DIY “Stone” Container

If you've ever yearned for a costly piece of stone statuary or a hefty stone container, here’s a simple and inexpensive alternative: hypertufa.

Credit: Terry Guscott

If you’ve ever yearned for a costly piece of stone statuary or a hefty stone container, here’s a simple and inexpensive alternative: hypertufa

Offering a textured stone-like finish without the weight, hypertufa is created from a mixture of ingredients, such as Portland cement, sand, vermiculite, straw, soil, fibre mesh and peat moss. Variations on this recipe abound, depending on the finished project, which can range from garden statues to stepping stones. Here, we’ve come up with an easy recipe for a simple hypertufa container to hold your favourite springtime plants. What’s more, this project will allow you to spend a great family afternoon with the kids, who generally love to get into a hypertufa project!

Hypertufa can be moulded onto virtually any durable form, such as a tough plastic or stainless-steel bowl. For our hypertufa mix, we added peat moss to act as a binder and give the container added texture, strength and porosity. For smoother results, sift the peat moss through a one-centimetre wire mesh before mixing. The finished container can be used for many purposes.

To create a permanent planter, build in some drainage holes by inserting paper towel tubes into the bottom of the hypertufa as you build it. To give your containers an aged look, wash with a blended mixture of buttermilk and moss to encourage moss growth.

1. Find a spacious work area with easy access to a garden hose or large sink. Protect your work area with a sheet of plastic or a drop cloth. Set up your mould to receive the mix. Gather all the items you will need to build your container. Note that Portland cement contains hydrated lime, which is corrosive, so use eye protection, a face mask and rubber gloves. The dry stages of mixing should be done by an adult.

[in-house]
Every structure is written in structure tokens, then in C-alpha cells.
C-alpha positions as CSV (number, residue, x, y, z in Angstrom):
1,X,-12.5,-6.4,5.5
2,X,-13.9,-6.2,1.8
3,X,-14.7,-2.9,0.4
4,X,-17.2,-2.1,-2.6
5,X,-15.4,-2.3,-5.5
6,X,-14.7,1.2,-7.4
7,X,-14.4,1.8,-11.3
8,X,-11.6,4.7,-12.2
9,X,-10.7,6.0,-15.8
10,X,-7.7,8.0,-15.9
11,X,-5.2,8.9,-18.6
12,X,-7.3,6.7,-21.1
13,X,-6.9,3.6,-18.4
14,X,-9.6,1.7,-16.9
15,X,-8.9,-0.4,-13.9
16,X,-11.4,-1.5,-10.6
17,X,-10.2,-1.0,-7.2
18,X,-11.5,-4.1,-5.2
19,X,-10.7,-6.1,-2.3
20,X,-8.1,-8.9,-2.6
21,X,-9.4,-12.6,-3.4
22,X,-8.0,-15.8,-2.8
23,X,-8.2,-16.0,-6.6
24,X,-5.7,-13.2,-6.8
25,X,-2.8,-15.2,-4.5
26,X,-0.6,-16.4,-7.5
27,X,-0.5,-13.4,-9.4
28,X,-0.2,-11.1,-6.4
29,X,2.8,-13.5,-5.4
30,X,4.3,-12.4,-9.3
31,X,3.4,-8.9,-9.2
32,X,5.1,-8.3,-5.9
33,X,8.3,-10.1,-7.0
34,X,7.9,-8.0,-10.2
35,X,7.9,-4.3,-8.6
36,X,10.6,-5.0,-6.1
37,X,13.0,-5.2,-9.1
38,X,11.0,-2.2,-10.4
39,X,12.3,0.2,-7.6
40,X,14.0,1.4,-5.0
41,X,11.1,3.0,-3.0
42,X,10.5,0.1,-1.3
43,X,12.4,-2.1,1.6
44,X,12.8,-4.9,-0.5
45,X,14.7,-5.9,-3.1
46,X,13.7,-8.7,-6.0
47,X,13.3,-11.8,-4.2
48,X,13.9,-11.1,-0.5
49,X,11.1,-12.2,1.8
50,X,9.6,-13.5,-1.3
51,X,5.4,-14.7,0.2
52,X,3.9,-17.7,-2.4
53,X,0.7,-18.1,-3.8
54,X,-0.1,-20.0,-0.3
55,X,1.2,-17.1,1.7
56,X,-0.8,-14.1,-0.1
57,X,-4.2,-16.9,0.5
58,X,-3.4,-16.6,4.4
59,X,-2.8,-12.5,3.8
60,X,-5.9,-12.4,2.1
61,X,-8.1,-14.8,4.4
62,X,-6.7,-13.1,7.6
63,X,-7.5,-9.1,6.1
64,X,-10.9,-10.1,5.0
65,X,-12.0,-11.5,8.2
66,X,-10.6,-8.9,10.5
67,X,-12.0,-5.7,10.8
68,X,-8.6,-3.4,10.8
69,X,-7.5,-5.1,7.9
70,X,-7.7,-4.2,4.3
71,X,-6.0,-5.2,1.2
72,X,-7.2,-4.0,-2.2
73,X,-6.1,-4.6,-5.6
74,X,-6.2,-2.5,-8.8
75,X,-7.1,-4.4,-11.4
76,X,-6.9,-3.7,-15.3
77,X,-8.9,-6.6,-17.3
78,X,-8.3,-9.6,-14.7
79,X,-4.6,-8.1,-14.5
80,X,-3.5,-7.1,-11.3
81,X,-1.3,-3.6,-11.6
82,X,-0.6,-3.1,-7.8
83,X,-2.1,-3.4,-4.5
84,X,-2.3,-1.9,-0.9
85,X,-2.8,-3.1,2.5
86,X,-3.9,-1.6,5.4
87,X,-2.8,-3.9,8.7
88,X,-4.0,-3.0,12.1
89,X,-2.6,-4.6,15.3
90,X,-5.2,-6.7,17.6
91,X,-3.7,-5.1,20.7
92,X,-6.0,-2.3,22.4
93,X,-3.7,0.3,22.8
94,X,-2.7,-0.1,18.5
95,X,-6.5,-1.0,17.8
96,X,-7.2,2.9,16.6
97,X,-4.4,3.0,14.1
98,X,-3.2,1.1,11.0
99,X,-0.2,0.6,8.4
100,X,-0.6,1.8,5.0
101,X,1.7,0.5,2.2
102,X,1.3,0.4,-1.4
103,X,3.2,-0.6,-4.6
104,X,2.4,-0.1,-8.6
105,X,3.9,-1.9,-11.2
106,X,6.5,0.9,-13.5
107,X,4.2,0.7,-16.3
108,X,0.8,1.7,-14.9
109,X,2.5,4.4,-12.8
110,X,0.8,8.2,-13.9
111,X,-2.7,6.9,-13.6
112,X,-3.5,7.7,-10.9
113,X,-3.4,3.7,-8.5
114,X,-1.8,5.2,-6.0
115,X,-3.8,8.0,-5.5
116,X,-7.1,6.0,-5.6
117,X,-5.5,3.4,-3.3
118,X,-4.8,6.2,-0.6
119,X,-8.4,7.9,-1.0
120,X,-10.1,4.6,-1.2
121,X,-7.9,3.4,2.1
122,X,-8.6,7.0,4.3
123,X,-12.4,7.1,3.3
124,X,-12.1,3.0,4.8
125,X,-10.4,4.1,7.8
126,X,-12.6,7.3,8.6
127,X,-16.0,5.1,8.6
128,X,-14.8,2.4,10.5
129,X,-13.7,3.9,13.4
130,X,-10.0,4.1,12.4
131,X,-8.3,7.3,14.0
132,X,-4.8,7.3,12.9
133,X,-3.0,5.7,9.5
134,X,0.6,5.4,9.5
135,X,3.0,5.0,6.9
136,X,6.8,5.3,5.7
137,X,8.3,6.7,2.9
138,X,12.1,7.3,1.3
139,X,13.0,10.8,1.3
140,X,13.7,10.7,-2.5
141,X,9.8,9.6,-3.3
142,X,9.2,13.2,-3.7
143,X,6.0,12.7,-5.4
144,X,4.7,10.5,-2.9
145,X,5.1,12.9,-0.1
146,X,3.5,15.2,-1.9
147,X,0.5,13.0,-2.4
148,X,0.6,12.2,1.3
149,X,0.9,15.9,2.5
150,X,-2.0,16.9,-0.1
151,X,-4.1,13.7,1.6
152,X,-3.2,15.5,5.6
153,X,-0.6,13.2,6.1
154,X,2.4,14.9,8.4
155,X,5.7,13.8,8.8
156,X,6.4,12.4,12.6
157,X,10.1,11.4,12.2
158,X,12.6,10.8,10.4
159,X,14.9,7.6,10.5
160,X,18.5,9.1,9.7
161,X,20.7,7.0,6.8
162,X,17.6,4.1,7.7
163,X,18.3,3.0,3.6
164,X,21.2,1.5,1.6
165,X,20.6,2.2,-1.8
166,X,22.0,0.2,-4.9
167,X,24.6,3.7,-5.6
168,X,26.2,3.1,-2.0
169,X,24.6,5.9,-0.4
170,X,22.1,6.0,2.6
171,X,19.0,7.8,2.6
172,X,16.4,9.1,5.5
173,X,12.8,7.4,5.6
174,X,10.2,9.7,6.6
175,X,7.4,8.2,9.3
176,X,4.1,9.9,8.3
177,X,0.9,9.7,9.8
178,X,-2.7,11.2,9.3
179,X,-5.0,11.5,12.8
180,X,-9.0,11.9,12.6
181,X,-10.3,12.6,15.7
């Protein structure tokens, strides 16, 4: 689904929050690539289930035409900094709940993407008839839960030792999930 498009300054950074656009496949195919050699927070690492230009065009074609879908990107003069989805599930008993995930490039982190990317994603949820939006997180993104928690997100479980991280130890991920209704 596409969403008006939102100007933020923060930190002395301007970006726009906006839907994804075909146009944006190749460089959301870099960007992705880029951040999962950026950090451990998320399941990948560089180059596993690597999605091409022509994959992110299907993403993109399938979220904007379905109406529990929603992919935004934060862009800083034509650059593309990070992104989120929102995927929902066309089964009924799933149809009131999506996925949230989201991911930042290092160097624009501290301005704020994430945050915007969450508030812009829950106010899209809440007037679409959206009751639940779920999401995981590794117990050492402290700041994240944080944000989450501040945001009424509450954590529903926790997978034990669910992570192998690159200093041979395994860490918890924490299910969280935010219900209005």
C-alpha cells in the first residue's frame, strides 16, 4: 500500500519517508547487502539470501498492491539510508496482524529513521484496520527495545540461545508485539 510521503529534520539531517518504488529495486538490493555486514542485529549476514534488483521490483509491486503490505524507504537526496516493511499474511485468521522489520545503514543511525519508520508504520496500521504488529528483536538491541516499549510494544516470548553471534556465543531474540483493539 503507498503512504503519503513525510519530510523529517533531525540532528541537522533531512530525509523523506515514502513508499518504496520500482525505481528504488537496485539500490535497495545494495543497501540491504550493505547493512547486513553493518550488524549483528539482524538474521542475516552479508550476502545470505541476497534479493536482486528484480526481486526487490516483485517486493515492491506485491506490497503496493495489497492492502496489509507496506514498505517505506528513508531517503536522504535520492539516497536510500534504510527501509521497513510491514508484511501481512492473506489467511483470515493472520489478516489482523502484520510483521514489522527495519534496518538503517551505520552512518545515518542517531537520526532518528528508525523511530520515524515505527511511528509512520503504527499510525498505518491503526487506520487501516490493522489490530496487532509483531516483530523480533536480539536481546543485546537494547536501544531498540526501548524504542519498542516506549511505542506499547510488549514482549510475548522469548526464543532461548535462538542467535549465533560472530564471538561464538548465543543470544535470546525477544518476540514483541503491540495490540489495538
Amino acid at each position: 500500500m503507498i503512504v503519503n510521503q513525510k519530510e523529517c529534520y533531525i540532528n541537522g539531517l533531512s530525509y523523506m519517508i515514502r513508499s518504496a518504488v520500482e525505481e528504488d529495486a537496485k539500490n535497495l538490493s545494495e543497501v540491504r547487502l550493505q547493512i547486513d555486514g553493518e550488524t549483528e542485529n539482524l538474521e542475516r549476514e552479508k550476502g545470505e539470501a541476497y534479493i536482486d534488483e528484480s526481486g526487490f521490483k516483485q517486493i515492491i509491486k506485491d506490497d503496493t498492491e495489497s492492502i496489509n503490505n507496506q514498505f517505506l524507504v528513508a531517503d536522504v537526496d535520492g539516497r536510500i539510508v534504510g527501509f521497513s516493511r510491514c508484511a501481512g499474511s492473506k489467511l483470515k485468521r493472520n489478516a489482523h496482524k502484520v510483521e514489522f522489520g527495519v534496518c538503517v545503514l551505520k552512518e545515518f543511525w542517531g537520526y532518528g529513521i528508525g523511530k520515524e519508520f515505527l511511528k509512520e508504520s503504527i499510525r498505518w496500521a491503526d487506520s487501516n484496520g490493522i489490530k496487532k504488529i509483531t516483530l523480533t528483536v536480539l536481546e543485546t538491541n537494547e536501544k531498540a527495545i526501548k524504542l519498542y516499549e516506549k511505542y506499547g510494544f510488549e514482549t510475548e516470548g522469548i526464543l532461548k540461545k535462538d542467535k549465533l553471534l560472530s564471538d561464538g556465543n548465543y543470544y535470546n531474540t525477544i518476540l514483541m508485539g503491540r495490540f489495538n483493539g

2. Using a trowel and your hands, mix evenly 1 part Portland cement, 1 part peat moss, 1 part perlite. Very slowly add water to the dry mix until it can be formed into a ball in your hand without squeezing out excess water. It should appear somewhat dry but still keep its shape. Mix thoroughly as you go, being careful not to add too much water. The mixture should adhere to the mould without sloughing off.

3. Cover the mould with a layer of plastic to ensure easy removal later. Over the plastic, place chicken wire that you have cut and fit to the form. This will give the finished piece tensile strength and a framework to accept the hypertufa. Apply the hypertufa mix to the covered mould by pressing a handful of mix at a time into the chicken wire. Spread it evenly to create a layer at least 2.5 centimetres thick.

4. Mix aquarium stone into equal parts premixed hypertufa. Add water to form a wet slurry. Rub this mixture onto the container surface. Let the container stand for about an hour. Then gently rub the stones with a wet rag to remove any cement residue from their surfaces. Seashells or other decorative objects can also be pressed into the surface of the bowl.

5. Leave your bowl to set overnight, then remove it from its mould. With a steel brush and pliers, smooth the edges of the container and reveal the texture of the perlite. The hypertufa will take two weeks to a month to cure, before it can be planted. Let your bowl dry in an area that has even temperature and humidity for best results. Horticulturist and hypertufa fan Barbra Fairclough welcomes questions about hypertufa at